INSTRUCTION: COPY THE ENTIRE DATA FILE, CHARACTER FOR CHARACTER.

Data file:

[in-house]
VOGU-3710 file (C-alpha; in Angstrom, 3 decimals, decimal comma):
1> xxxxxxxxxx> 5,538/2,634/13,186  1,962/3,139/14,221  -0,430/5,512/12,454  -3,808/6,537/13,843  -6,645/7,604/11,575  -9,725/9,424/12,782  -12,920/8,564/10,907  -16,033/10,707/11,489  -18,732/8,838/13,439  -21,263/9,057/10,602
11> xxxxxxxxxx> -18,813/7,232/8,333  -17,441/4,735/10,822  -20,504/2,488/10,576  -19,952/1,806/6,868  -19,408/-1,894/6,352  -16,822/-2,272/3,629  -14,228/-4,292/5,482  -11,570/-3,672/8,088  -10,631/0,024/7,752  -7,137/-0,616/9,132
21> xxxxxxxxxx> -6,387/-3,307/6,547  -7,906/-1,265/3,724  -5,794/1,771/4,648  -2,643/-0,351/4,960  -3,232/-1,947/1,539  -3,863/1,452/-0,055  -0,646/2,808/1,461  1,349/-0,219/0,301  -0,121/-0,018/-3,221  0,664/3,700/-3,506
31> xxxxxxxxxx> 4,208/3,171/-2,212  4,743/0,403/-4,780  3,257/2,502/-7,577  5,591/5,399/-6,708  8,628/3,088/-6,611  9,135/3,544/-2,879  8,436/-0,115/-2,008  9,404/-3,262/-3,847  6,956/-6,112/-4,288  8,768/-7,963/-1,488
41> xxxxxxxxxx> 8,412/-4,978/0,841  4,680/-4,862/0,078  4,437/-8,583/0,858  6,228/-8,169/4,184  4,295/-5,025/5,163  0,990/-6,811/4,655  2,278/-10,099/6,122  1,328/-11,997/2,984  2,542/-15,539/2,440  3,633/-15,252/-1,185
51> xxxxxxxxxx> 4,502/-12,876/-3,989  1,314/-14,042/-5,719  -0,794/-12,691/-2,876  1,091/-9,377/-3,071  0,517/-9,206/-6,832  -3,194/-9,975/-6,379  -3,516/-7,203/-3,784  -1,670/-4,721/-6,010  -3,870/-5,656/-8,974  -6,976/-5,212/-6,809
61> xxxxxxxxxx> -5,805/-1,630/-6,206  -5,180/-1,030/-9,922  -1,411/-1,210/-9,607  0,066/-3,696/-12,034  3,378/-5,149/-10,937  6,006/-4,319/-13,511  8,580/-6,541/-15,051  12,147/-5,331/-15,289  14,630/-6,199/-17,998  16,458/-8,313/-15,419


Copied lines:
[in-house]
VOGU-3710 file (C-alpha; in Angstrom, 3 decimals, decimal comma):
1> xxxxxxxxxx> 5,538/2,634/13,186  1,962/3,139/14,221  -0,430/5,512/12,454  -3,808/6,537/13,843  -6,645/7,604/11,575  -9,725/9,424/12,782  -12,920/8,564/10,907  -16,033/10,707/11,489  -18,732/8,838/13,439  -21,263/9,057/10,602
11> xxxxxxxxxx> -18,813/7,232/8,333  -17,441/4,735/10,822  -20,504/2,488/10,576  -19,952/1,806/6,868  -19,408/-1,894/6,352  -16,822/-2,272/3,629  -14,228/-4,292/5,482  -11,570/-3,672/8,088  -10,631/0,024/7,752  -7,137/-0,616/9,132
21> xxxxxxxxxx> -6,387/-3,307/6,547  -7,906/-1,265/3,724  -5,794/1,771/4,648  -2,643/-0,351/4,960  -3,232/-1,947/1,539  -3,863/1,452/-0,055  -0,646/2,808/1,461  1,349/-0,219/0,301  -0,121/-0,018/-3,221  0,664/3,700/-3,506
31> xxxxxxxxxx> 4,208/3,171/-2,212  4,743/0,403/-4,780  3,257/2,502/-7,577  5,591/5,399/-6,708  8,628/3,088/-6,611  9,135/3,544/-2,879  8,436/-0,115/-2,008  9,404/-3,262/-3,847  6,956/-6,112/-4,288  8,768/-7,963/-1,488
41> xxxxxxxxxx> 8,412/-4,978/0,841  4,680/-4,862/0,078  4,437/-8,583/0,858  6,228/-8,169/4,184  4,295/-5,025/5,163  0,990/-6,811/4,655  2,278/-10,099/6,122  1,328/-11,997/2,984  2,542/-15,539/2,440  3,633/-15,252/-1,185
51> xxxxxxxxxx> 4,502/-12,876/-3,989  1,314/-14,042/-5,719  -0,794/-12,691/-2,876  1,091/-9,377/-3,071  0,517/-9,206/-6,832  -3,194/-9,975/-6,379  -3,516/-7,203/-3,784  -1,670/-4,721/-6,010  -3,870/-5,656/-8,974  -6,976/-5,212/-6,809
61> xxxxxxxxxx> -5,805/-1,630/-6,206  -5,180/-1,030/-9,922  -1,411/-1,210/-9,607  0,066/-3,696/-12,034  3,378/-5,149/-10,937  6,006/-4,319/-13,511  8,580/-6,541/-15,051  12,147/-5,331/-15,289  14,630/-6,199/-17,998  16,458/-8,313/-15,419